By Peter McLaren-Kennedy • 29 November 2022 • 9:50
Colonel Vadim Boiko - Credit Pacific Higher Naval School
According to Russian news sites on Tuesday, November 29 Yulia Boiko said her husband, who was the deputy head of Russia’s Pacific Higher Naval School was driven to take his own life by his superiors.
According to Yulia a mobilisation station was set up at the military academy where he was stationed. He was put in charge of accepting, accommodating, and supervising draftees but was not given any support by his superiors who instead blamed his for all the failures.
As a result, he was moved to a training site in the village of Sergeyevka in Primorsky Krai. There he was placed in charge of repairing military equipment to be sent to the combat zone, as well as training newly mobilised soldiers.
But Yulia claimed: “It’s not possible to fulfil combat missions with that kind of equipment.” Lacking support from the head of the school, Oleg Zhuravlev, he suffered from insomnia for about a month and lost 15 kgs.
On November 14 the centre was investigated following complaints from the soldiers, which she said the head of the school, Admiral Zhuravlev, “showed a masterful ability to camouflage.”
Colonel Boiko was informed that he was informed that he was facing criminal liability. She said: “The inspectors had already openly informed Colonel Boiko that he would face more than 100 million Rubles (about €1.54 million) in debt for the loss and damage of state property and would be held criminally responsible with confiscation of property.”
In her letter she also disputed the circumstances of his death saying that he had travelled back to the Pacific Higher Naval School in Vladivostok, where he went to his boss’s office.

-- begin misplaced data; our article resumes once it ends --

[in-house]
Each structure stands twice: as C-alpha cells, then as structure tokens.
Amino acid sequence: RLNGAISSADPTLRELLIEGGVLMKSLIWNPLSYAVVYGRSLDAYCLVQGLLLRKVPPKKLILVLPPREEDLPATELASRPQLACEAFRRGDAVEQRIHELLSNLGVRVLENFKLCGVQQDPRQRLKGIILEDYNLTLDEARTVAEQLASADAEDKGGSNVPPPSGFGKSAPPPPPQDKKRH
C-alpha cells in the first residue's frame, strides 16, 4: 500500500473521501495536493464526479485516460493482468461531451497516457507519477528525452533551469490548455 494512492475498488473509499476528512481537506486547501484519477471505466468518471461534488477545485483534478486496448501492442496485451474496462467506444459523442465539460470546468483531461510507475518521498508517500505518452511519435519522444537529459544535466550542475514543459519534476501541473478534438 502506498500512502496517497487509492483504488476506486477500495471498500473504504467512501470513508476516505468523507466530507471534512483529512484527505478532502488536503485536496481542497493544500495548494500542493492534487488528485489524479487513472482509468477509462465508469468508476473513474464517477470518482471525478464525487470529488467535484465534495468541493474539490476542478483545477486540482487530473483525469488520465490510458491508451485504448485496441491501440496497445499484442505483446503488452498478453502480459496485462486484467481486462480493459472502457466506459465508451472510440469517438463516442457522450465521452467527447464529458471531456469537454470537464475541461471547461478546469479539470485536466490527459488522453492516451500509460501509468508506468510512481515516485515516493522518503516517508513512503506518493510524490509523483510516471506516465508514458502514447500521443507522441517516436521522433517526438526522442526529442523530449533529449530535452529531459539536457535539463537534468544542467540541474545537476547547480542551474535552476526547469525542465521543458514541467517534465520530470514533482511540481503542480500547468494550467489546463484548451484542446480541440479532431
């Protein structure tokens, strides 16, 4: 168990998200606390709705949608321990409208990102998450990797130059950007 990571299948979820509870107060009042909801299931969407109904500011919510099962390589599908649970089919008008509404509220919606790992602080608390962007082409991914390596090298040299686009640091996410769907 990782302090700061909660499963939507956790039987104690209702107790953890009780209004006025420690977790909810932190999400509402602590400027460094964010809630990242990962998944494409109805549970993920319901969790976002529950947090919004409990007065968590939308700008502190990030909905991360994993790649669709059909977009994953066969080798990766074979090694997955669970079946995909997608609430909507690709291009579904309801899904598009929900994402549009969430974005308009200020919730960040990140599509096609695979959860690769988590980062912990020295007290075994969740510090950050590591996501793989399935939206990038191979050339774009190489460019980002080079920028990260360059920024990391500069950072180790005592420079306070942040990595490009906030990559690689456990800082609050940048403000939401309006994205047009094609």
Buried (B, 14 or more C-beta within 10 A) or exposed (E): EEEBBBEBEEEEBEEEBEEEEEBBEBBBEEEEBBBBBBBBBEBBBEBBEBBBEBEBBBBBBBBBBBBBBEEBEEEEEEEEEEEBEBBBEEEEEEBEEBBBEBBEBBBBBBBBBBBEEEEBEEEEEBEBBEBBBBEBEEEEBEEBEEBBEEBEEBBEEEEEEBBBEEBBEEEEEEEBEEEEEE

“There he sat in his chair and fired five bullets at himself from his service weapon, but he didn’t aim at his head, he didn’t pursue the goal of ending things as soon as possible.”
She claimed if he had committed suicide, it would be a first in Russia, instead she has insinuated that he had been murdered with the shots fired to raise attention to his plight and the problems.
Colonel Boiko’s body was found with multiple gunshot wounds on November 16, with five gunshots reported that morning. At the time it was reported that five shell casings and four pistols were found at the scene of the incident.
The open letter from the Russian colonel’s widow raises questions about the circumstances of his death and the culture of blame within the country’s hierarchy.
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Originally from South Africa, Peter is based on the Costa Blanca and is a web reporter for the Euro Weekly News covering international and Spanish national news.
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